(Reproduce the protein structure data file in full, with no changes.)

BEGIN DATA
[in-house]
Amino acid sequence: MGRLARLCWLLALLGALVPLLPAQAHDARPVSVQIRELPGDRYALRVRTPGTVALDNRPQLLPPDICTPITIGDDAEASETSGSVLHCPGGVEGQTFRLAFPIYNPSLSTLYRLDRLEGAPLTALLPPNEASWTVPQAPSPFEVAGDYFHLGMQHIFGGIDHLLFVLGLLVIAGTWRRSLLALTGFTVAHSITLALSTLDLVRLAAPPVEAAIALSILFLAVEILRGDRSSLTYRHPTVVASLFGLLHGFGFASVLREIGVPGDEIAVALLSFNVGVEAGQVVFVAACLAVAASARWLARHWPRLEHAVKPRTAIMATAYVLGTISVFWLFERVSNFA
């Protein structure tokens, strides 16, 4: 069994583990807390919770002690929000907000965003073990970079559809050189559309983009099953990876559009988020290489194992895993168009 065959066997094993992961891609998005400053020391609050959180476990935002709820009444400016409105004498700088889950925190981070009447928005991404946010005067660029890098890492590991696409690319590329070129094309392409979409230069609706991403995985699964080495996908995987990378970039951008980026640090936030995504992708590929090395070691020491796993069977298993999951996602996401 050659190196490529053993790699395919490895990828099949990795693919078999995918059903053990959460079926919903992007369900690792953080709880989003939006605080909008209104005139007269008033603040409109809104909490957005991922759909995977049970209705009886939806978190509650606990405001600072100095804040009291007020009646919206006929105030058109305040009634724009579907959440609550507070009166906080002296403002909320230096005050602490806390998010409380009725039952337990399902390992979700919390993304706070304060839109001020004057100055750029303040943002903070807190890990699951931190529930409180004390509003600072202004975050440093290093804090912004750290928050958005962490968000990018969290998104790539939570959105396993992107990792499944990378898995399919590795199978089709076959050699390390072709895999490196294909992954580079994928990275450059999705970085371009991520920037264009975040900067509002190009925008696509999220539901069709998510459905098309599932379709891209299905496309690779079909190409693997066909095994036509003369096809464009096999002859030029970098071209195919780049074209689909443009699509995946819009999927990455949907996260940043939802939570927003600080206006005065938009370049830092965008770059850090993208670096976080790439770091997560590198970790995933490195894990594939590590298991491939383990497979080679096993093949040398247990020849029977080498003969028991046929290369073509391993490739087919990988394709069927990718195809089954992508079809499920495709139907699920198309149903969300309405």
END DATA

[in-house]
Amino acid sequence: MGRLARLCWLLALLGALVPLLPAQAHDARPVSVQIRELPGDRYALRVRTPGTVALDNRPQLLPPDICTPITIGDDAEASETSGSVLHCPGGVEGQTFRLAFPIYNPSLSTLYRLDRLEGAPLTALLPPNEASWTVPQAPSPFEVAGDYFHLGMQHIFGGIDHLLFVLGLLVIAGTWRRSLLALTGFTVAHSITLALSTLDLVRLAAPPVEAAIALSILFLAVEILRGDRSSLTYRHPTVVASLFGLLHGFGFASVLREIGVPGDEIAVALLSFNVGVEAGQVVFVAACLAVAASARWLARHWPRLEHAVKPRTAIMATAYVLGTISVFWLFERVSNFA
């Protein structure tokens, strides 16, 4: 069994583990807390919770002690929000907000965003073990970079559809050189559309983009099953990876559009988020290489194992895993168009 065959066997094993992961891609998005400053020391609050959180476990935002709820009444400016409105004498700088889950925190981070009447928005991404946010005067660029890098890492590991696409690319590329070129094309392409979409230069609706991403995985699964080495996908995987990378970039951008980026640090936030995504992708590929090395070691020491796993069977298993999951996602996401 050659190196490529053993790699395919490895990828099949990795693919078999995918059903053990959460079926919903992007369900690792953080709880989003939006605080909008209104005139007269008033603040409109809104909490957005991922759909995977049970209705009886939806978190509650606990405001600072100095804040009291007020009646919206006929105030058109305040009634724009579907959440609550507070009166906080002296403002909320230096005050602490806390998010409380009725039952337990399902390992979700919390993304706070304060839109001020004057100055750029303040943002903070807190890990699951931190529930409180004390509003600072202004975050440093290093804090912004750290928050958005962490968000990018969290998104790539939570959105396993992107990792499944990378898995399919590795199978089709076959050699390390072709895999490196294909992954580079994928990275450059999705970085371009991520920037264009975040900067509002190009925008696509999220539901069709998510459905098309599932379709891209299905496309690779079909190409693997066909095994036509003369096809464009096999002859030029970098071209195919780049074209689909443009699509995946819009999927990455949907996260940043939802939570927003600080206006005065938009370049830092965008770059850090993208670096976080790439770091997560590198970790995933490195894990594939590590298991491939383990497979080679096993093949040398247990020849029977080498003969028991046929290369073509391993490739087919990988394709069927990718195809089954992508079809499920495709139907699920198309149903969300309405």